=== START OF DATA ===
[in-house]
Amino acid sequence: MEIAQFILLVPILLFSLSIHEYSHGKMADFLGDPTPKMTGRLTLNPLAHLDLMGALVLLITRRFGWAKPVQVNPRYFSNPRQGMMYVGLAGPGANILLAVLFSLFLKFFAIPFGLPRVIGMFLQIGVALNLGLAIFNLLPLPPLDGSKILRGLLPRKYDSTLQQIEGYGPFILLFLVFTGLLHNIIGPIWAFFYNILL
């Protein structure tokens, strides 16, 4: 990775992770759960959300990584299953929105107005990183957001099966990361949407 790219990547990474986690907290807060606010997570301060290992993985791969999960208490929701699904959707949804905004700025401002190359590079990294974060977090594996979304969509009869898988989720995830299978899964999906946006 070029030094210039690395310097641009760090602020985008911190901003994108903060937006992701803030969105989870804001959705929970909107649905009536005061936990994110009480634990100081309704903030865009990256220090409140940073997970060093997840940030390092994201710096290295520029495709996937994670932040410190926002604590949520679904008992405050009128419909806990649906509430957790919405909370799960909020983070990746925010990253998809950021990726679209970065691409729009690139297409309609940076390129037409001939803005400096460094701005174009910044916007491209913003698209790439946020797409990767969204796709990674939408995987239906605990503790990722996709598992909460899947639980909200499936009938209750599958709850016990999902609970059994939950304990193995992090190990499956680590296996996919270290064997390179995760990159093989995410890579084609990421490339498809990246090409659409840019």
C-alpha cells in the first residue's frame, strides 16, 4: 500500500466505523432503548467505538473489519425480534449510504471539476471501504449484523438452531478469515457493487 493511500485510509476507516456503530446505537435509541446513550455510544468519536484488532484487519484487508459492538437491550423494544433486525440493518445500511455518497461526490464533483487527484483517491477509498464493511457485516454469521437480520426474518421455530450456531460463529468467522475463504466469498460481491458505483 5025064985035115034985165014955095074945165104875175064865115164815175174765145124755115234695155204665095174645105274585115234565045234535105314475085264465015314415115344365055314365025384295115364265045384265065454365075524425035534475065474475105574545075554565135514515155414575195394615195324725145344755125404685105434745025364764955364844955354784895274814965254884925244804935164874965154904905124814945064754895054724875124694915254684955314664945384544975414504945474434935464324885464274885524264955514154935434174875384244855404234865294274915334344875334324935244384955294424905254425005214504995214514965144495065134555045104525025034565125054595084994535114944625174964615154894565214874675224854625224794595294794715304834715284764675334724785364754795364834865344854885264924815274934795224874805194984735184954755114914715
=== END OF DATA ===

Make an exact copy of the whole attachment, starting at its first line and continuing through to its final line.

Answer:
[in-house]
Amino acid sequence: MEIAQFILLVPILLFSLSIHEYSHGKMADFLGDPTPKMTGRLTLNPLAHLDLMGALVLLITRRFGWAKPVQVNPRYFSNPRQGMMYVGLAGPGANILLAVLFSLFLKFFAIPFGLPRVIGMFLQIGVALNLGLAIFNLLPLPPLDGSKILRGLLPRKYDSTLQQIEGYGPFILLFLVFTGLLHNIIGPIWAFFYNILL
């Protein structure tokens, strides 16, 4: 990775992770759960959300990584299953929105107005990183957001099966990361949407 790219990547990474986690907290807060606010997570301060290992993985791969999960208490929701699904959707949804905004700025401002190359590079990294974060977090594996979304969509009869898988989720995830299978899964999906946006 070029030094210039690395310097641009760090602020985008911190901003994108903060937006992701803030969105989870804001959705929970909107649905009536005061936990994110009480634990100081309704903030865009990256220090409140940073997970060093997840940030390092994201710096290295520029495709996937994670932040410190926002604590949520679904008992405050009128419909806990649906509430957790919405909370799960909020983070990746925010990253998809950021990726679209970065691409729009690139297409309609940076390129037409001939803005400096460094701005174009910044916007491209913003698209790439946020797409990767969204796709990674939408995987239906605990503790990722996709598992909460899947639980909200499936009938209750599958709850016990999902609970059994939950304990193995992090190990499956680590296996996919270290064997390179995760990159093989995410890579084609990421490339498809990246090409659409840019």
C-alpha cells in the first residue's frame, strides 16, 4: 500500500466505523432503548467505538473489519425480534449510504471539476471501504449484523438452531478469515457493487 493511500485510509476507516456503530446505537435509541446513550455510544468519536484488532484487519484487508459492538437491550423494544433486525440493518445500511455518497461526490464533483487527484483517491477509498464493511457485516454469521437480520426474518421455530450456531460463529468467522475463504466469498460481491458505483 5025064985035115034985165014955095074945165104875175064865115164815175174765145124755115234695155204665095174645105274585115234565045234535105314475085264465015314415115344365055314365025384295115364265045384265065454365075524425035534475065474475105574545075554565135514515155414575195394615195324725145344755125404685105434745025364764955364844955354784895274814965254884925244804935164874965154904905124814945064754895054724875124694915254684955314664945384544975414504945474434935464324885464274885524264955514154935434174875384244855404234865294274915334344875334324935244384955294424905254425005214504995214514965144495065134555045104525025034565125054595084994535114944625174964615154894565214874675224854625224794595294794715304834715284764675334724785364754795364834865344854885264924815274934795224874805194984735184954755114914715